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Review of Depression Quest for PC — The Worst Game Ever?

While the attempt at making a game that simulates depression in earnest serves as a valiant effort, the product and fruit of the developer’s labor is one of the most abysmal games I’ve ever had the displeasure of playing. I’ve actually had a headache for six hours now since playing it.

You play as a generic guy living a decent life who just refuses to be happy at anything. You then continue through the text-based journey, occasionally selecting options that will nine times out of ten lead to your character being even more depressing and bitchy. And what’s worse is that all of the situations he’s faced with aren’t even depressing, they’re just things that he makes worse for himself by being a self-absorbed mope. 

Anyway, you can choose every “ask friend for mental help” option and somehow cure your imaginary depression (supposedly my friend did it). But in all seriousness, plenty of “depressed” people learn to get over themselves eventually and don’t need the therapists and boatloads of emotional support that this game demands you ask for, so ultimately this is just a let’s-drearily-circle-jerk each other type of game. 

In conclusion, between the dreary music, shitty story progression and lacking of any sort of real fun or even basic insight into what depression ACTUALLY is, I recommend you stay FAR away from this game. If you can even call it that. 

The Scrap Yard

Review of Metal Gear Rising Revengeance for Xbox 360

In a world where cybernetics are more common than good dialogue and kidnapping presidents is casual friday, only one man stands for what’s right: Boris. Yeah, you thought I was gonna say Raiden, didn’t you! Well you’re wrong! Raiden is a wacko serial killer!images

The story of MGRR is plain and simple: Kill the guys harvesting orphans’ brains. Alongside this quest is Raiden’s personal journey to becoming the ultimate sociopath, as he will undergo the revelation that killing everyone in your way is the best way to reach the results you want. That’s my second biggest gripe with MGRR; the story and everything associated with it is absolutely absurd. Not only are Raiden’s emotions and dialogue silly and nonsensical, but so is the plot. MASSIVE SPOILER: You verse the hulk at the end, and it’s not even tense. It’s just cartoon-y! He absorbs, like, robotic vines and steroids up within seconds. And here I thought the Metal Gear franchise always tried to be semi-realistic.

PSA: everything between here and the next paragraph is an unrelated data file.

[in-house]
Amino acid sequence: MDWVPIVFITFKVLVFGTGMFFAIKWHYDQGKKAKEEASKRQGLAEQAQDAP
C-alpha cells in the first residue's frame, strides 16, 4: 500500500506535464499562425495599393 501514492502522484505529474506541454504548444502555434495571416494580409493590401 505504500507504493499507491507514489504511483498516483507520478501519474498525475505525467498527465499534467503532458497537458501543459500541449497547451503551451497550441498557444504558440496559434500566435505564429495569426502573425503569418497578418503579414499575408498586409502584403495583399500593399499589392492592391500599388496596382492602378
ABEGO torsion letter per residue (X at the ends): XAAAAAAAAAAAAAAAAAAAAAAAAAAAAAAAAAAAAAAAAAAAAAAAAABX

Aside from that, there’s only one other major gripe I have with the game: Its gameplay is too linear and it tries to feign stealth to appeal to the diehard MGS fans. The gameplay is simply go from point A to point B while slashing up a trillion enemies, but the game won’t even let it go at that. It says go from A to B “in a stealthy manner” which in reality means try and sneak around for half a second, then everyone up once you get spotted due to the lack of proper stealth mechanics. These are really glaring issues that appear every second of the game that you’re not busy fighting droves of enemies in.

As far as the actual combat goes, it’s fantastic. At first it feels like Bayonetta in terms of combos and slashing physics, but quickly turns into something all its own with the blade mode mechanic. It puts you into slow-mo while you mercilessly carve up an enemy into literally hundreds of little slices, a deliciously morbid way of dispatching foes. That, combined with the depth of the actual sword mechanics and the inclusion of alternate weapons that you unlock throughout the game leads to a relatively fun, yet ultimately mindless, gameplay experience.

Overall, Metal Gear Rising: Revengeance is a solid hack ‘n slash title. It’s got higher production values than most beat ’em ups on the market, and it stars a character from a franchise we love. What it lacks in actual polish and longevity it makes up for in over-the-top action and mindless fun. While definitely the weakest title I’ve experienced yet from Platinum Games, it’s still a heck of a good time as a weekend rental.